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This book investigates the functioning of Gothic clothing as a discursive mechanism in the production of Gothic bodies. It presents the debates surrounding the fashion for decolletage during and immediately following the French Revolution, linking these discourses with the exposure of women's bodies in Gothic fiction. The popularisation of the chemise-dress by Marie Antoinette, and the subsequent revival of the classical shift by the women of the Directory, inflected the representation of female Gothic bodies in this period with political rhetoric. The book examines the function of clothing in early to mid-Victorian Gothic. It suggests that the Gothic trappings of veil and disguise take on new resonance in the literature of the period, acquiring a material specificity and an association with discourses of secrecy and madness. The book also investigates a nexus of connections between dandies, female-to-male crossdressing, and monstrosity. It then traces the development of the female doppelganger in the twentieth century, according to the ideologies of femininity implicated in contemporary women's magazines such as Cosmopolitan. In a world where women are encouraged to aspire towards an ideal version of themselves, articulated through fashion and lifestyle choices, the 'single' girl is represented as a problematically double entity in Gothic texts. The book examines the revival of Gothic style in the fashions of the 1990s. Gothic fashion is constantly revisited by the trope of the undead, and is continually undergoing a 'revival', despite the fact that according to popular perception it has never really died in the first place.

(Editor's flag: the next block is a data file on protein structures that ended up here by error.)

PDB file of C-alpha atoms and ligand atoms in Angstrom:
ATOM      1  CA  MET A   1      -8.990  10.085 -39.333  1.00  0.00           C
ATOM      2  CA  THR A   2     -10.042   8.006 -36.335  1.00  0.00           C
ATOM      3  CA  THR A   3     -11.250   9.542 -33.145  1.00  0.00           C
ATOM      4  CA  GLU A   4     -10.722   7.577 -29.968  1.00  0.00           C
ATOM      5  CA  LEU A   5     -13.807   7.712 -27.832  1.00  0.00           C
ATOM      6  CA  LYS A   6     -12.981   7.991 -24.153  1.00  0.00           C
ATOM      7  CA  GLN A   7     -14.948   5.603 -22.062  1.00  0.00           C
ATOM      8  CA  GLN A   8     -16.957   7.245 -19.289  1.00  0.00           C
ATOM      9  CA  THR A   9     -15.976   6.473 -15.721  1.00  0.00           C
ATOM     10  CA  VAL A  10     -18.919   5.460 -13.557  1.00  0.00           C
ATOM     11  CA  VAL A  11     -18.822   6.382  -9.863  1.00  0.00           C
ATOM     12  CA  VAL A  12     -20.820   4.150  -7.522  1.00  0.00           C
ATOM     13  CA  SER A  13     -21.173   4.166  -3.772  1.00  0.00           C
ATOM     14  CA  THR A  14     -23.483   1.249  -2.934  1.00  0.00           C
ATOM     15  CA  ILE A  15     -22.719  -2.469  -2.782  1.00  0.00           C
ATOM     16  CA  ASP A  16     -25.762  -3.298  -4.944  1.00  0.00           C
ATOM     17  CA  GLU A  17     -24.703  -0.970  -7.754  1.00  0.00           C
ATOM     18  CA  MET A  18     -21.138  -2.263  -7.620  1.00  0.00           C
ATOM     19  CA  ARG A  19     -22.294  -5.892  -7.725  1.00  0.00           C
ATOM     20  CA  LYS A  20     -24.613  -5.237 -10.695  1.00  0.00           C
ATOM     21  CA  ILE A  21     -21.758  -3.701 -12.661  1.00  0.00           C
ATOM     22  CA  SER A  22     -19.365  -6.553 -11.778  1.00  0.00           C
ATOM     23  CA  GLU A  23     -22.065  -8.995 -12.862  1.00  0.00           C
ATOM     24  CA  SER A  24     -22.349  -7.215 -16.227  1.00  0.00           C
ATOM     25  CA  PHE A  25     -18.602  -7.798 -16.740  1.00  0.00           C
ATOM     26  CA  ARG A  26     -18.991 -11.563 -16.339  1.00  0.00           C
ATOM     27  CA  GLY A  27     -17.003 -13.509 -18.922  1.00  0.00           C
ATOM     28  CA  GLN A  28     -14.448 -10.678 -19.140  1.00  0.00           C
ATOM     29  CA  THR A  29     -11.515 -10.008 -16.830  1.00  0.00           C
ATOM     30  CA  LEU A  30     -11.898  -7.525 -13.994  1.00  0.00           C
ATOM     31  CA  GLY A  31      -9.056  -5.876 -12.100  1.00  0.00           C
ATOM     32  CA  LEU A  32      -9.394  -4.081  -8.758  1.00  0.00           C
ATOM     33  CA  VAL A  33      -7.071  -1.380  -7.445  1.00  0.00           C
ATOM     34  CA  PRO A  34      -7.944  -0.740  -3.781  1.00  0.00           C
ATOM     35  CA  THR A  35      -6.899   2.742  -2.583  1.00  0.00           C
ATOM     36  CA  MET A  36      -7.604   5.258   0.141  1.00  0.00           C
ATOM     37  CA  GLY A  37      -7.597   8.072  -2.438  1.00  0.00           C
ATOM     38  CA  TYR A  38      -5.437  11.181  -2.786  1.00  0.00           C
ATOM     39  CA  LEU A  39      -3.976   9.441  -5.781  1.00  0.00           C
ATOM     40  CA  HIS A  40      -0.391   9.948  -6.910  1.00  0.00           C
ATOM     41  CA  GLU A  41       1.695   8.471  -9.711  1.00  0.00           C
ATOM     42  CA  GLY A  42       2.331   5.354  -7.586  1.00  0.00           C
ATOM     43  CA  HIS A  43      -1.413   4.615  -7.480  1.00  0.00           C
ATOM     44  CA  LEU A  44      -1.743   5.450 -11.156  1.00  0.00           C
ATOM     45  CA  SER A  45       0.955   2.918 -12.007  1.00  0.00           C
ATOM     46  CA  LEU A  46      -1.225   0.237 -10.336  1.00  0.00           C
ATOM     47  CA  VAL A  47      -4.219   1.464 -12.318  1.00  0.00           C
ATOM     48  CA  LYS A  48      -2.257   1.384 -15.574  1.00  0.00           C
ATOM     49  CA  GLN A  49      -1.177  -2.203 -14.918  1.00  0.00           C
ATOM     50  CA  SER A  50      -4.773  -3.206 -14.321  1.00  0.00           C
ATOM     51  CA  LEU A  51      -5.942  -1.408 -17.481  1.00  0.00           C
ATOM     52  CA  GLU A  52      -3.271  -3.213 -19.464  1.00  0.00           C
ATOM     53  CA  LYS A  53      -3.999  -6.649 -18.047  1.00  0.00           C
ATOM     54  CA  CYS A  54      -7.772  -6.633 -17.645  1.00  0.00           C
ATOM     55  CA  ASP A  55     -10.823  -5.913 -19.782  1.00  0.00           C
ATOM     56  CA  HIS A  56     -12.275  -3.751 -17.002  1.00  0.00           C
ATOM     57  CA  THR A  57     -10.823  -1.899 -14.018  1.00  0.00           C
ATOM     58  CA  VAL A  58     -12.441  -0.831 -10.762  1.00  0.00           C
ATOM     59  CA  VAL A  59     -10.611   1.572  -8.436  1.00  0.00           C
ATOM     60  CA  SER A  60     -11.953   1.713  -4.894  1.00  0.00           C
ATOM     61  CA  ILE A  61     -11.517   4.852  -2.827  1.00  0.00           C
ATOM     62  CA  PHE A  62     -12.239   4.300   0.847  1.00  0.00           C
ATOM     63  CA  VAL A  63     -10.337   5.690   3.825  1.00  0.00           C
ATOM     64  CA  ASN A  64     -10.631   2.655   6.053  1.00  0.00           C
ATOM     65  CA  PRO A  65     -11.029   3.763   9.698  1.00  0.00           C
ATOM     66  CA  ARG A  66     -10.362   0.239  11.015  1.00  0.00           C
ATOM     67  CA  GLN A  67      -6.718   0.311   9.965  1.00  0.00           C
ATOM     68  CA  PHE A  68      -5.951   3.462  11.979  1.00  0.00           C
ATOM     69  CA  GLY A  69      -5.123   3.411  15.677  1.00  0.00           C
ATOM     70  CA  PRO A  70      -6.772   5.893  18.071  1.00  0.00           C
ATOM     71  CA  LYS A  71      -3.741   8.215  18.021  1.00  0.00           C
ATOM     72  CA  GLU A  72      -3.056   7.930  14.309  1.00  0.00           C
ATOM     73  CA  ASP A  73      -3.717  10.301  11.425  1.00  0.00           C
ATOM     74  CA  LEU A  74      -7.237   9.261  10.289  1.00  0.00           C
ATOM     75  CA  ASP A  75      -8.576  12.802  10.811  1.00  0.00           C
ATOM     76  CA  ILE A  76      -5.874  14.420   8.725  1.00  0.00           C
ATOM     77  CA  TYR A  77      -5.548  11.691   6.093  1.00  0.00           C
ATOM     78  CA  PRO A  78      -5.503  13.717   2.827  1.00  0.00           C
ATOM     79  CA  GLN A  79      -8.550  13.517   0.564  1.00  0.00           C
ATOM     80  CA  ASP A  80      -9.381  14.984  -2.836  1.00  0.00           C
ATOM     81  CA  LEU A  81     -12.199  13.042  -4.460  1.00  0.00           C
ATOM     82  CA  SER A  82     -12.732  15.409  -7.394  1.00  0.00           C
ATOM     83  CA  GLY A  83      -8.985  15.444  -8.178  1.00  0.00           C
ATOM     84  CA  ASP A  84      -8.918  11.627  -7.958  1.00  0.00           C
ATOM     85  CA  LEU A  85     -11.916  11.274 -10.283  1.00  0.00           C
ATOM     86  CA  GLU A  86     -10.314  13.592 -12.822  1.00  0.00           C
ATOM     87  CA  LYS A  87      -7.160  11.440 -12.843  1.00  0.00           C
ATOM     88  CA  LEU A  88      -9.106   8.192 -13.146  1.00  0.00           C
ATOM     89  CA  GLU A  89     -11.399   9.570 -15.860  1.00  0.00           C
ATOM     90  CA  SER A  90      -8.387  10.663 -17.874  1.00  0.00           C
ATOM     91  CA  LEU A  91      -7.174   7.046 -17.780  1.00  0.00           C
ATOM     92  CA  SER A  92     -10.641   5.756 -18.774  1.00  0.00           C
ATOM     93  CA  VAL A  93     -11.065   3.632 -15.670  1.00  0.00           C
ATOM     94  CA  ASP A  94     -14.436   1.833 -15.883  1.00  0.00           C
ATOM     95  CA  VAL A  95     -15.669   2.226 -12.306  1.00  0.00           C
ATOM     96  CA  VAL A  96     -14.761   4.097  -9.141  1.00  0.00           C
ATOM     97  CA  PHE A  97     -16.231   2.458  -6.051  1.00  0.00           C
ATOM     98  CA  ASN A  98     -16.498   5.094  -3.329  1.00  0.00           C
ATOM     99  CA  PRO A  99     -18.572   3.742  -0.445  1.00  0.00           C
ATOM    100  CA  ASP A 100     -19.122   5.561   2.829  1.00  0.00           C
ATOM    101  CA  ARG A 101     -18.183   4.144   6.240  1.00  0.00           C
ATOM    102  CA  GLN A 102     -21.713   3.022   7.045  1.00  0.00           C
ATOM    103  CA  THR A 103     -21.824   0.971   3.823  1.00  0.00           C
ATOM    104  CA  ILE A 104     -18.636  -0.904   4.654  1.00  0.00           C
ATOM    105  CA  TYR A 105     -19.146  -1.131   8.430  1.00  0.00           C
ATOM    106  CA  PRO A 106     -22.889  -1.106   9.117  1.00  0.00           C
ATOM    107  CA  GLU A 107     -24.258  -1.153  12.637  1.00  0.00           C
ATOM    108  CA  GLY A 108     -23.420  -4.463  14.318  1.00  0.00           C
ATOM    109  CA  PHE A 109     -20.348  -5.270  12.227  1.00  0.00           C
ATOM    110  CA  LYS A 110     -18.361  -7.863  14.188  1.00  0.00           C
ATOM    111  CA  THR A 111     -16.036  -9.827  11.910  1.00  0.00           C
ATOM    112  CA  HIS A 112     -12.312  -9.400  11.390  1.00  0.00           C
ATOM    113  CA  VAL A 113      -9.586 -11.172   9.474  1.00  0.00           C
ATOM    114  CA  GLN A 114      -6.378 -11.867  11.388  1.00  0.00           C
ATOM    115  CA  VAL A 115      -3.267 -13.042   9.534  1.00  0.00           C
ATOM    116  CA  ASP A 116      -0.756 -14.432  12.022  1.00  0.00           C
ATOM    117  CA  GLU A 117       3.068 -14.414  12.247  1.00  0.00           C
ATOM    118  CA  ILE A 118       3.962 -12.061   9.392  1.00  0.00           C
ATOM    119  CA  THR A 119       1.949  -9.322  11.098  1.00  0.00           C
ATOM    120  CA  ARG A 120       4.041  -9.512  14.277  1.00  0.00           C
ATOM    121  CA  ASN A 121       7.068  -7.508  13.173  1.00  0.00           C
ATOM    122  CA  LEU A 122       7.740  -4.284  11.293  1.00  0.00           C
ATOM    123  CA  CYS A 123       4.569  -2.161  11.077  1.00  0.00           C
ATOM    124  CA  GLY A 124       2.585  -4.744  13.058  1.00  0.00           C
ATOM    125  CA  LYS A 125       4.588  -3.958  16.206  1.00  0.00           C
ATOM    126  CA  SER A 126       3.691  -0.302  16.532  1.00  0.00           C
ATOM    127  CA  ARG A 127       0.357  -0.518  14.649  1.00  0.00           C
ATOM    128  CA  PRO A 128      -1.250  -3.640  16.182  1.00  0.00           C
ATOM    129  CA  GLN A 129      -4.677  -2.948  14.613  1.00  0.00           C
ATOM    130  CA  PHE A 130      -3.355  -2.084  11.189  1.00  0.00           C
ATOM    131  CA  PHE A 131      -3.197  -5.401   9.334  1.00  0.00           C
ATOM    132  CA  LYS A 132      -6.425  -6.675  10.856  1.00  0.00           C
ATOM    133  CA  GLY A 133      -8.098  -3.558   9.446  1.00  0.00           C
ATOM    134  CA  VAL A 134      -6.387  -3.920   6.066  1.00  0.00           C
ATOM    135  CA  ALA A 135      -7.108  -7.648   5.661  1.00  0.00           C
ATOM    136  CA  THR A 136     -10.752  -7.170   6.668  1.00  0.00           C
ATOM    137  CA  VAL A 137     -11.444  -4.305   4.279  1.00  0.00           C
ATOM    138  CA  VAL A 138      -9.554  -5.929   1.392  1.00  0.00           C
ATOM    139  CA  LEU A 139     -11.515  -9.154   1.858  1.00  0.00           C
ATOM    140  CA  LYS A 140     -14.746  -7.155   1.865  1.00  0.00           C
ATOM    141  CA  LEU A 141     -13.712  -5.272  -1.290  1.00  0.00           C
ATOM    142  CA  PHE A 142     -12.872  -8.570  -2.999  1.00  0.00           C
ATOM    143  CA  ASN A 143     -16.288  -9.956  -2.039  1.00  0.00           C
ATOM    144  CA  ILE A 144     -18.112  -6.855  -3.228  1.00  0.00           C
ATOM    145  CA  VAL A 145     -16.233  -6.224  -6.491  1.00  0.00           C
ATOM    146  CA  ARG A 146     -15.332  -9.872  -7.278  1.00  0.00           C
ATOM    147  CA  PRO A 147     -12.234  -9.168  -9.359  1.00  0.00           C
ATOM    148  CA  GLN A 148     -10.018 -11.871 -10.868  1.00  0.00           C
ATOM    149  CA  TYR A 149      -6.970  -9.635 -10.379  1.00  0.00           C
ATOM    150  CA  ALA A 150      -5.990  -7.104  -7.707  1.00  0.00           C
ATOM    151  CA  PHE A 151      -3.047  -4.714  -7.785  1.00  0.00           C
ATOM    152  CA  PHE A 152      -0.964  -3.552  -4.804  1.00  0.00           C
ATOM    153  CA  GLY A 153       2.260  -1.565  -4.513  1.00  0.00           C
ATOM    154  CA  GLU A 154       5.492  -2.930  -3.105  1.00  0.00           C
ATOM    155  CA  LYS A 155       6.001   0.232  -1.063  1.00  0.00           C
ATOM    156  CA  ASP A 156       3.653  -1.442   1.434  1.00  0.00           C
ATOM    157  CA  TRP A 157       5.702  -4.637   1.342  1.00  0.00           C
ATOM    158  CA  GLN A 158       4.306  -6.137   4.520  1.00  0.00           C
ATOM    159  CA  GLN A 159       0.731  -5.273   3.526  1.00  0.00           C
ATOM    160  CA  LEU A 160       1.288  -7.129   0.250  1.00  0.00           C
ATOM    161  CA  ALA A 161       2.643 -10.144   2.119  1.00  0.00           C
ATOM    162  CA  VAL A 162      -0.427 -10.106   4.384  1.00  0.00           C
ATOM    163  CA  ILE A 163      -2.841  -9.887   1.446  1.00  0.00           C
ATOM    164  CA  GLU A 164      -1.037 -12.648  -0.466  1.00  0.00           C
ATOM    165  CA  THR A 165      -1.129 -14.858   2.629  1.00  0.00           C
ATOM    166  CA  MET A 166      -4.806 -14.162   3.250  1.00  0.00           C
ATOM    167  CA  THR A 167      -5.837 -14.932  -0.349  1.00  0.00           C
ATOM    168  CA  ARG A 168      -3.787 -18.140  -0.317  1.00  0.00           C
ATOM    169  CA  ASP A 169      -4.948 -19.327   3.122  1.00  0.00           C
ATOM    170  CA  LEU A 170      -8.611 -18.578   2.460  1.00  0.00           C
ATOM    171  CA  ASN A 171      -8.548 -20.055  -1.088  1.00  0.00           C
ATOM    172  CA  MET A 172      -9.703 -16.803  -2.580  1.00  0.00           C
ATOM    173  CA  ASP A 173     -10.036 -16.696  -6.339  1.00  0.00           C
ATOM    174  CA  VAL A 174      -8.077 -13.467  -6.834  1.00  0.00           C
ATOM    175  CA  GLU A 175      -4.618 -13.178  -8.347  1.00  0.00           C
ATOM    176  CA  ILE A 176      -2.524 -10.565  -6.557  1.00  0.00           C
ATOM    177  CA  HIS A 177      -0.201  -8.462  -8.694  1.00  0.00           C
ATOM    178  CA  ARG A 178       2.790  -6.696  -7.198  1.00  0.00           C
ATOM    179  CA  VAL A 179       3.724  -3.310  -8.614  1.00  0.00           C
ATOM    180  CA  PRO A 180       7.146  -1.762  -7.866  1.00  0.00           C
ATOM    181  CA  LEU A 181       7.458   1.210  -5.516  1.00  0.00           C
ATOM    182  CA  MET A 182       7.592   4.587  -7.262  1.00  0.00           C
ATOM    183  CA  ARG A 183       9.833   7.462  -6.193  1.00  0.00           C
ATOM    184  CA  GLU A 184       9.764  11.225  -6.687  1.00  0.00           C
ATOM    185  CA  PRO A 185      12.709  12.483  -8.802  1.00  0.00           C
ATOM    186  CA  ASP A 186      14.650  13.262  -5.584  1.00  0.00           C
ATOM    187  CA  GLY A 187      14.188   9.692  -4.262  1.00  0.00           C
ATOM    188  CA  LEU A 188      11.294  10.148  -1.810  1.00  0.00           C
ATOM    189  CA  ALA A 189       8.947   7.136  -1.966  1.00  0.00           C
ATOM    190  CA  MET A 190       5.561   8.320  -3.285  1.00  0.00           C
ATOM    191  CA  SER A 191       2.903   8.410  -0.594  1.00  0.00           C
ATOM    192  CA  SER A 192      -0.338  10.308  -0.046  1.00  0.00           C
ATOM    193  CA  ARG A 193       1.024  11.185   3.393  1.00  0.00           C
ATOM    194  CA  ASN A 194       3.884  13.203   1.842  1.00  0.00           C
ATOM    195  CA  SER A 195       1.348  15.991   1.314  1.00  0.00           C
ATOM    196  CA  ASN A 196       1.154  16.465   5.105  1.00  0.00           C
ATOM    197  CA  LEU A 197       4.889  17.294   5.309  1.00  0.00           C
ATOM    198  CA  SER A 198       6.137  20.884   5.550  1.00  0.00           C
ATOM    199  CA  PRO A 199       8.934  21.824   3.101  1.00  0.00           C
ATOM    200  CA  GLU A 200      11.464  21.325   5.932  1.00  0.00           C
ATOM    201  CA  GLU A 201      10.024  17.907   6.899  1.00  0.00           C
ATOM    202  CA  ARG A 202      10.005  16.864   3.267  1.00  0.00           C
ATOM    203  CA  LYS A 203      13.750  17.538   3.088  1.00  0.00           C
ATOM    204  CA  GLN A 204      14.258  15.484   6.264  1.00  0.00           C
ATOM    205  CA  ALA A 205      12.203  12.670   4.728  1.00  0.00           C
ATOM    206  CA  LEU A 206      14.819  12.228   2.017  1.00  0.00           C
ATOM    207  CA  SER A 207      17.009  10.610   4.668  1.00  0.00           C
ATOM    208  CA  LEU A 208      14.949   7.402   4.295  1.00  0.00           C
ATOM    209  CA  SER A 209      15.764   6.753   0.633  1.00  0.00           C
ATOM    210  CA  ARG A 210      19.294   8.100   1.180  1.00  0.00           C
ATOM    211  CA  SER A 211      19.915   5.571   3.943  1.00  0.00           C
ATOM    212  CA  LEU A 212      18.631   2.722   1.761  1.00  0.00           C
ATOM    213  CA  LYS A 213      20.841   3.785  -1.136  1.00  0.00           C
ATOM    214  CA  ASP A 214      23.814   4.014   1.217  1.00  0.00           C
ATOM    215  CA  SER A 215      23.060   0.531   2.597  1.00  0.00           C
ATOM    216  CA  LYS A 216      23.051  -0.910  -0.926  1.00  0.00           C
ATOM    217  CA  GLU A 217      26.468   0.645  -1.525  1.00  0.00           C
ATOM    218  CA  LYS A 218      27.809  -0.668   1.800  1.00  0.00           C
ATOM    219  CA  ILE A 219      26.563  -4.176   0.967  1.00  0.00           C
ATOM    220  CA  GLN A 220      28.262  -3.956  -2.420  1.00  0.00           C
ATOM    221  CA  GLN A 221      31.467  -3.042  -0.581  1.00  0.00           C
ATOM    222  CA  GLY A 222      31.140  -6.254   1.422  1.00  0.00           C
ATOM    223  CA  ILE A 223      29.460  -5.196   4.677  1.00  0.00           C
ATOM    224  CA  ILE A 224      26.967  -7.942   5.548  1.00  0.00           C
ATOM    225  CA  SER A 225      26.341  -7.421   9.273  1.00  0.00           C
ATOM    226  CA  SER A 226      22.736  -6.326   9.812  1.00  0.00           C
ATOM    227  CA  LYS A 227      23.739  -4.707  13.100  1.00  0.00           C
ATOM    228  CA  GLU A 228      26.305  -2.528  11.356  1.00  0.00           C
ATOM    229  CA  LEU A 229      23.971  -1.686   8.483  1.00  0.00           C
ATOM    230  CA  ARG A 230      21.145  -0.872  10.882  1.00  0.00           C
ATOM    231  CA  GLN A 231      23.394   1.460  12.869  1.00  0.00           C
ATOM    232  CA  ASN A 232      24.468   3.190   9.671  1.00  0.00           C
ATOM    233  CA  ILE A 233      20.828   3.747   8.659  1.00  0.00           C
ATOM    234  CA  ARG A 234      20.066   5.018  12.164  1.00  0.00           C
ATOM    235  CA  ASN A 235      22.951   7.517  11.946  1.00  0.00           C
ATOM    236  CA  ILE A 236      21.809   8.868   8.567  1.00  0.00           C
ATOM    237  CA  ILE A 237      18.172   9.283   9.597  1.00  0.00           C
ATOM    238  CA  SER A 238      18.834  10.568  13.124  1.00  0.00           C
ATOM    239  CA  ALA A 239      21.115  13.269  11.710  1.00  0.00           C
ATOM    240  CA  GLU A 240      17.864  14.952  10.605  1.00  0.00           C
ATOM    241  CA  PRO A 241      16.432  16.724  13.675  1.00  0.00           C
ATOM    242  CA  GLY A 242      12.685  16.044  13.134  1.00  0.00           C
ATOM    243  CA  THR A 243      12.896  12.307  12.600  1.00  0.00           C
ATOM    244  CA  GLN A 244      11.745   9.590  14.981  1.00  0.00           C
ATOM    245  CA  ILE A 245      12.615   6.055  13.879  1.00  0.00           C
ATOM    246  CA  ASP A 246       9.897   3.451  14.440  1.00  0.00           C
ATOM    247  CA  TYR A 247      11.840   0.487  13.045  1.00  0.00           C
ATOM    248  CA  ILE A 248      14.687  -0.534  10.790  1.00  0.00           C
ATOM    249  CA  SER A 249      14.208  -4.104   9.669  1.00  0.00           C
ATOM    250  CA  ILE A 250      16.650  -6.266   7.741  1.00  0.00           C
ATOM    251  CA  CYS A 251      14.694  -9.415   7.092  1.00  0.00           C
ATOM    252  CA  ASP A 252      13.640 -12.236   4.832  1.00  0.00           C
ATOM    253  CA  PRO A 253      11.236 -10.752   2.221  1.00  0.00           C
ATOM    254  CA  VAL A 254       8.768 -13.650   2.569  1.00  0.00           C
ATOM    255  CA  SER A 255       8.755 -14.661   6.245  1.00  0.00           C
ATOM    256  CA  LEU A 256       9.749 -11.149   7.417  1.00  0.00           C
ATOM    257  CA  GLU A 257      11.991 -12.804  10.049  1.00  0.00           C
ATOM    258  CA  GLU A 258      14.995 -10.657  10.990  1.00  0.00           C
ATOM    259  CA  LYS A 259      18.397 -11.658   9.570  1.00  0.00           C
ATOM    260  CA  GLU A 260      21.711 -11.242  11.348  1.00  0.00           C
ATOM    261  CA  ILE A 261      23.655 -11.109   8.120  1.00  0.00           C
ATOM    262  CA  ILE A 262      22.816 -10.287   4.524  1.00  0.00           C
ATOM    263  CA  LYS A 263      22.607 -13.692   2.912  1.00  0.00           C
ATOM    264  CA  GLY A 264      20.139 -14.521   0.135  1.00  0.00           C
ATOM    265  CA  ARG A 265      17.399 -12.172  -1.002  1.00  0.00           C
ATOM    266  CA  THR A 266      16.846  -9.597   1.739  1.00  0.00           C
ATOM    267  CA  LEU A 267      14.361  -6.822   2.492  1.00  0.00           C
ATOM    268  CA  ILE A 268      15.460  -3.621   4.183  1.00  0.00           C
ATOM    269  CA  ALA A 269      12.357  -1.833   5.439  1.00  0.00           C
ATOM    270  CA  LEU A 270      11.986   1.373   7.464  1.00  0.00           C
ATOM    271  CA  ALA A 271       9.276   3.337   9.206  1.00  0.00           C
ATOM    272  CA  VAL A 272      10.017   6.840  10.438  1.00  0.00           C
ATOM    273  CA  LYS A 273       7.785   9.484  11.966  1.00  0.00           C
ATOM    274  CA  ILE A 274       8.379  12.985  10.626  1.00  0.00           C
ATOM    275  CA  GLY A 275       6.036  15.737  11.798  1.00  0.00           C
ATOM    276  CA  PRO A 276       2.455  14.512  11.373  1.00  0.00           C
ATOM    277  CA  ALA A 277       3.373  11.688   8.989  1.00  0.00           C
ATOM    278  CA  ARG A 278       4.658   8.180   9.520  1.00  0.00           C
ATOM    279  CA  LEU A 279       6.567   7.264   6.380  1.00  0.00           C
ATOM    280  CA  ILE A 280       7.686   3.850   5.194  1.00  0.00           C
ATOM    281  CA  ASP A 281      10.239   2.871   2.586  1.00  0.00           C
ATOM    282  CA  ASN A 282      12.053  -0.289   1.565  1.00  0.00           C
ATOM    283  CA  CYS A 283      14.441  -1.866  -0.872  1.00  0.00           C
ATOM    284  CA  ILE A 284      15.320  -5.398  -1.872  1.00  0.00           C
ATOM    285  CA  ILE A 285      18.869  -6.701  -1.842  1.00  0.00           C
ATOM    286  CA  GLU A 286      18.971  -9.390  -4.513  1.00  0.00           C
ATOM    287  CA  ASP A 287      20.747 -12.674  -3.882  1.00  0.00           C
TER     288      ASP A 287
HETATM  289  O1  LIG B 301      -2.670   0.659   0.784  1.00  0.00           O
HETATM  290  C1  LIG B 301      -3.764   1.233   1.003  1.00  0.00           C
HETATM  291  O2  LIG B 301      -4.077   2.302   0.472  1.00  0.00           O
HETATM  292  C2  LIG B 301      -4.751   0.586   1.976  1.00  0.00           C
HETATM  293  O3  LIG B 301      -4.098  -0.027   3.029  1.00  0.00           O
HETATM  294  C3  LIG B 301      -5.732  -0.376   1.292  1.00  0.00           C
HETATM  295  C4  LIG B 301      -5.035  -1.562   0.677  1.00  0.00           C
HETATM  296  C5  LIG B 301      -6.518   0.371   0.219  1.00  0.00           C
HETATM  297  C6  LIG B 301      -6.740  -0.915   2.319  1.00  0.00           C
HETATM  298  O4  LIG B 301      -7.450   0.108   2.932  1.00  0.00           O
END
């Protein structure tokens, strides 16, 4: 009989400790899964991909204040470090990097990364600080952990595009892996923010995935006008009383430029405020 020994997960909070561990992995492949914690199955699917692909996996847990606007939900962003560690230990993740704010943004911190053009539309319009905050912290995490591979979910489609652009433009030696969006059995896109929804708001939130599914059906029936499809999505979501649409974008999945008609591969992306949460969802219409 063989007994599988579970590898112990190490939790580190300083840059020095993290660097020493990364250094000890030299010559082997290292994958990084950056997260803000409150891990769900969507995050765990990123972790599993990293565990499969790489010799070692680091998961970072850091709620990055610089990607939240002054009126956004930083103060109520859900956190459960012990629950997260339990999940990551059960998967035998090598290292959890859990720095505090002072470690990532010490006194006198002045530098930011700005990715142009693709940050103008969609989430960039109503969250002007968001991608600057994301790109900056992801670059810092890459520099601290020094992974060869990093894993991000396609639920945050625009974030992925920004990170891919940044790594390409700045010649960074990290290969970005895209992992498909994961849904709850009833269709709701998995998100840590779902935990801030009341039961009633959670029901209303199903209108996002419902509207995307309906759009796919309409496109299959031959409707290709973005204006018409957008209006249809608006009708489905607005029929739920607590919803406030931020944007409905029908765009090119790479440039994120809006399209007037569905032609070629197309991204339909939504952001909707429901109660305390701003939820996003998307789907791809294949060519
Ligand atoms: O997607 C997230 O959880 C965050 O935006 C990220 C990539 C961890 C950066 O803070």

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Coupland's contexts
Andrew Tate

in the early 1990s, back when the decade was young and had yet to locate its own texture . . . People seemed unsure that the 1990s were even going to be capable of generating their own mood’ (PD, p. 1). The collection begins with an evocation of nostalgia, 1990s style, for the dream of unity imagined by 1960s radicals, the last American countercultural moment characterized by optimism: a cycle of overlapping short stories, set at the Grateful Dead’s December 1991 Californian festival, explore the sensation – ‘an essence of purity’ – of experiencing a moment that

in Douglas Coupland
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1990s style and the perennial return of Goth
Catherine Spooner

appeared on billboards and in other publications at around the same period, this chapter will use its particular context in the pages of The Face to illustrate the relationship between Goth and 1990sstyle. The woman seen through the distorting lens of the Smirnoff bottle is dressed with more sophistication than the others and – significantly – casts no reflection. The copy reads, ‘Pure Smirnoff – The

in Fashioning Gothic bodies
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Philip Hammond

there was some support for Blair’s attempt to cast the crisis in Afghanistan in the mould of 1990s-style humanitarianism, then, past examples of interventionism could just as easily be mobilised by those critical of the current war. A clash of civilisations and a war on Islam? The article by Loyd quoted above was also notable for the way it presented

in Framing post-Cold War conflicts